“Bizarre” is an accurate word to describe how quickly a man can fly from, say, Orlando and land smack in the middle of a minefield. Not a metaphorical minefield, but a big, real minefield. The transition occurred in a matter of a few days: Goodbye Mickey Mouse, Hello Minefield. Hello Iran.
The American name for the war is Operation Iraqi Freedom. OIF 1 comprised the initial invasion back in 2003. Subsequent rotations have led to OIF 2, 3, and so on until the OIF number has become nearly meaningless, and definitely confusing. The British name for OIF is “Operation Telic,” or “Op Telic.” The British designation is less confusing, but practically no British soldiers know what “Telic” means. Whatever the case, Op Telic 1 describes the invasion and immediately thereafter. Since the British rotate every six months, the “Op Telic” number changes every six months, and so, as I write this, we are in Op Telic 10 as we inch up to the 60th month since the invasion.
Telic 1 was eventful because it was an invasion. Telics 2-8 were mostly uneventful, with the exception of Telic 4 which saw brief but sharp fighting. And so Basra fell off the map. Shots were rarely fired and journalists spent relatively little time in Basra. One could almost say the British were treading water while we sorted out “Northern Iraq.” The British call everything north of their area “Northern Iraq,” while for Americans “Northern Iraq” is more likely to denote areas north of Baghdad, and especially Nineveh Province and the peaceful Kurdish areas.
Telics 2-8 were nearly sleepwalks, with exception of Telic 4 when 9 British soldiers were KIA and 35 wounded in a six-month period. But for the most part, the work of British soldiers in southern Iraq went largely unnoticed by the media and unappreciated by anyone else. On both trips with the British, I made a point of asking British soldiers how they were treated back in the United Kingdom. They said they are mostly ignored; occasionally expressing a muted desire to get the treatment they imagine American soldiers get. British soldiers seem to imagine our soldiers get big parades and so forth, and hugs from strangers at the airport. And to be sure, many do, especially in Texas, they say.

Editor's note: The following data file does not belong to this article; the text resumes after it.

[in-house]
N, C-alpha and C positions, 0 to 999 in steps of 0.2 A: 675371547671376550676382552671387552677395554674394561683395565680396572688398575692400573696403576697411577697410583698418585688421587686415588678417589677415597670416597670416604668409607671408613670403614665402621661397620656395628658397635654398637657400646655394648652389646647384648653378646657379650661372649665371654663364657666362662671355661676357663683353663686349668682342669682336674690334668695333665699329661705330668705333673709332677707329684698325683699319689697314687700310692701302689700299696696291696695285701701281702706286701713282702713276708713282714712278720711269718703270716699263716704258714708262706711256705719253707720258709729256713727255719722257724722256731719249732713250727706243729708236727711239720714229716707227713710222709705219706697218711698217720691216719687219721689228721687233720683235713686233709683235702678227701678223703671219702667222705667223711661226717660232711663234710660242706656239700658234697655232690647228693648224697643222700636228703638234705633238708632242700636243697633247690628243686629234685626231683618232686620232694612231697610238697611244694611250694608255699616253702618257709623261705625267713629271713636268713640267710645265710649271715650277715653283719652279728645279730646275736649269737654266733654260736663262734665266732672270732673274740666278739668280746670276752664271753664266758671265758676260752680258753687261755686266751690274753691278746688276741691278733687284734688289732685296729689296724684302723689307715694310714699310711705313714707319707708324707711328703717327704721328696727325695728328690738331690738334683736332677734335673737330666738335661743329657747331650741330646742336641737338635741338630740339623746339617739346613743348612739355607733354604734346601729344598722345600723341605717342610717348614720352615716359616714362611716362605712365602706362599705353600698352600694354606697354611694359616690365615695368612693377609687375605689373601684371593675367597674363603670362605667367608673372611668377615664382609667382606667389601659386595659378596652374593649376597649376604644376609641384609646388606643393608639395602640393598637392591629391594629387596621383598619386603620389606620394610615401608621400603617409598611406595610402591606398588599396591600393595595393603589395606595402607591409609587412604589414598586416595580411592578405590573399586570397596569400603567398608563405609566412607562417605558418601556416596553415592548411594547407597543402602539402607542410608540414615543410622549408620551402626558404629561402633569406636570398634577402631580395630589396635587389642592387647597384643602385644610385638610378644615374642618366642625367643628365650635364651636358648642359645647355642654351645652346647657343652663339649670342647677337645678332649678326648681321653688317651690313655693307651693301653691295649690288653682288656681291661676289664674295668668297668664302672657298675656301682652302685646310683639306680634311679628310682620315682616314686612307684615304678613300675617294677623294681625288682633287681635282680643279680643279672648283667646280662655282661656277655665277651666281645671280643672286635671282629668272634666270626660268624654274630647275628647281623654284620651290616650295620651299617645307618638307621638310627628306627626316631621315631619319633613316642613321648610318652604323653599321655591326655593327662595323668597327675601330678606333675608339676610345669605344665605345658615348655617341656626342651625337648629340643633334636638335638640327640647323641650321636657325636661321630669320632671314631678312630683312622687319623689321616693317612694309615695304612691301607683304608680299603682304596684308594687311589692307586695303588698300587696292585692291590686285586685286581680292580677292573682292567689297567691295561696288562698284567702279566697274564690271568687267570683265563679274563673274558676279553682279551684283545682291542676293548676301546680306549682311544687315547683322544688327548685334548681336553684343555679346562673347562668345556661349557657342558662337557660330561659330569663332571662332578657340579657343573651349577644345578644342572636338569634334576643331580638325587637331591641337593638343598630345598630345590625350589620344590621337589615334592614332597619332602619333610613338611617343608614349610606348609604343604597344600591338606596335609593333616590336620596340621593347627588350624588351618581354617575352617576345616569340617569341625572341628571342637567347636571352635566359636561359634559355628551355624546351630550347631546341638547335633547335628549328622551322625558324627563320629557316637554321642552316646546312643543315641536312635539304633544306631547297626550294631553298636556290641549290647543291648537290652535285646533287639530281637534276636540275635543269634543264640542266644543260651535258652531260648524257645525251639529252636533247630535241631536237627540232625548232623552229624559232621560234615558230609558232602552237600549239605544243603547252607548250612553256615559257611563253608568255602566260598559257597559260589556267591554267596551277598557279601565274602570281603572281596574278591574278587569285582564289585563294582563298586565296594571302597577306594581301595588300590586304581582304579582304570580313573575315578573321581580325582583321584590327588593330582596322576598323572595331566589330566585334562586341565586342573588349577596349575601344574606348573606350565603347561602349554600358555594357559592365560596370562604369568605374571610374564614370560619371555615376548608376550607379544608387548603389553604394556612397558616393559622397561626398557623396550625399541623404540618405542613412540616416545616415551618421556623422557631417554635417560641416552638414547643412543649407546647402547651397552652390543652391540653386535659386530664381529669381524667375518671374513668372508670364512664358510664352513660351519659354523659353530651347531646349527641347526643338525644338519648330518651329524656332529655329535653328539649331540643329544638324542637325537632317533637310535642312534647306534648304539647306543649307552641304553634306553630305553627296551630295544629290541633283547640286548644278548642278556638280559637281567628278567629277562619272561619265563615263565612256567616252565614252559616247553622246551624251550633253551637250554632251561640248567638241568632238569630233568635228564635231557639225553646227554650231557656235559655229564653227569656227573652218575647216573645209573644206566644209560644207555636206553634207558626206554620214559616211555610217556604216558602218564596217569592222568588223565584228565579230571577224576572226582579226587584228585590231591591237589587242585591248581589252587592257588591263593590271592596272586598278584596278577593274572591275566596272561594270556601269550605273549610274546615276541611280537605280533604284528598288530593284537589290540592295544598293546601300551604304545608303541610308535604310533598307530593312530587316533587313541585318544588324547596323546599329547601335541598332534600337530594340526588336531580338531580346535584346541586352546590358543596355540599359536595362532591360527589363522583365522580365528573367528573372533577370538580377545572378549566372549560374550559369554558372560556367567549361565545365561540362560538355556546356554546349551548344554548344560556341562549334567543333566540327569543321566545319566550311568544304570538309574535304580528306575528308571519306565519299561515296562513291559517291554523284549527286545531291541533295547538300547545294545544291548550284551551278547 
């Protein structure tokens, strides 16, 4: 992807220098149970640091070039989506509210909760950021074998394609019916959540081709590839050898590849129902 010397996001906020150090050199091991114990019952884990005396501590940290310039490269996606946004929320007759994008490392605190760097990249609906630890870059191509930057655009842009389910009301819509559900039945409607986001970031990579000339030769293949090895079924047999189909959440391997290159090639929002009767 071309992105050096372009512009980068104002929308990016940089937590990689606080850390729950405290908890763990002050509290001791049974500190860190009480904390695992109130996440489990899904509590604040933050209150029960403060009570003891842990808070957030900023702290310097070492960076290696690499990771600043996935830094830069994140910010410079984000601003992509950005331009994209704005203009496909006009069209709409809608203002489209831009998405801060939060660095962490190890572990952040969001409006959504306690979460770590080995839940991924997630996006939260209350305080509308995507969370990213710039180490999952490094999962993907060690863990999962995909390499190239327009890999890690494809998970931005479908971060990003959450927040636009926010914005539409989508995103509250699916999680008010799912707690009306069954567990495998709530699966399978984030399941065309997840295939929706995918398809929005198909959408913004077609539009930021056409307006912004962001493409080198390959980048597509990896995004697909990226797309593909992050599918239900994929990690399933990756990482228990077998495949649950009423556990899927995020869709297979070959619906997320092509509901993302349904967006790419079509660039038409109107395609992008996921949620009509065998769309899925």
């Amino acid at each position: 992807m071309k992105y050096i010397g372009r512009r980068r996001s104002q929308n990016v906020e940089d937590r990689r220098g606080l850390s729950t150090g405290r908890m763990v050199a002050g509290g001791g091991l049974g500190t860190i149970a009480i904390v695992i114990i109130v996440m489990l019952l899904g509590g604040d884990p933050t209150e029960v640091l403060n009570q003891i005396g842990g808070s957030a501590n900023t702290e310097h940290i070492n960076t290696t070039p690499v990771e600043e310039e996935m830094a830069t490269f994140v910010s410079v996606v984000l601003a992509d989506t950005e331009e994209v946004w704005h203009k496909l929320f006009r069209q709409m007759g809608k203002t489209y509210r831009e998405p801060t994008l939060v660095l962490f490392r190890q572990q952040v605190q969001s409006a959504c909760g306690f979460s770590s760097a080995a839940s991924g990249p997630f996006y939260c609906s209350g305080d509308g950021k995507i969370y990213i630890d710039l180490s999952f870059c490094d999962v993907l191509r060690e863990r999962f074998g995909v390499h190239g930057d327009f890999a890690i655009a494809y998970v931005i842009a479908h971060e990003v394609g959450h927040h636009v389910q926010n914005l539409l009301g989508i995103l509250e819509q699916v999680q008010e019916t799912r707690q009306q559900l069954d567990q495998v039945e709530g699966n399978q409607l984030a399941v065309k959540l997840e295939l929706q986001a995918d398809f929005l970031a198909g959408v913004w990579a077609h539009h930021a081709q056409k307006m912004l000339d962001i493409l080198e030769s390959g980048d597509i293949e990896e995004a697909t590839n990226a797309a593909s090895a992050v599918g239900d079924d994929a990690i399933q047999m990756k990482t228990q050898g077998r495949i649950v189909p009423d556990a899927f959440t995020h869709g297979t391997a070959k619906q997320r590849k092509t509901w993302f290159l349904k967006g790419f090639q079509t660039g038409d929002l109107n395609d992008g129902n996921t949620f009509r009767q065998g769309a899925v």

American soldiers get care packages from people they do not even know, and those packages are morale boosters. American soldiers get cards from kindergartens from sea to sea, and the soldiers paste the cards all over the walls of their headquarters and hospitals. I don’t know what it is about those homemade cards, with their squiggly letters, stick figures and smiley-faced suns, but whenever I am in hospitals in Iraq, those cards from the kids greatly lift my spirits. I’ve seen the British get cards and packages like this, but nothing like the quantity, variety and frequency of what American soldiers get. And, of course, not everyone was indifferent to British efforts in Iraq. As for the British fighting, the enemy was always present in the background, but it was not until Telics 9 and 10 that the enemy truly came alive.
I first embedded with British troops during Telic 9, and during that approximate one-month embed, British casualties might have been, on a per capita basis, 2-3 times higher than American casualties for the same period. The math is difficult because there are many variables—at that time there were about 30 American soldiers in Iraq for every British soldier—but the British officers I spoke with generally concurred with that estimate.
Certainly, for those approximate 5,000 Brits in Iraq, there was a lot of shooting and all kinds of exploding munitions, both improvised and off-the-shelf varieties. Some of it was hitting very close; during three consecutive missions that I went on, there were fatalities. One day the British killed about 26; the next night I witnessed an ambush where the British killed about 8; and on the next mission we got ambushed and lost 2 British soldiers with others wounded. In three consecutive missions about 36 people were killed and the tempo was increasing.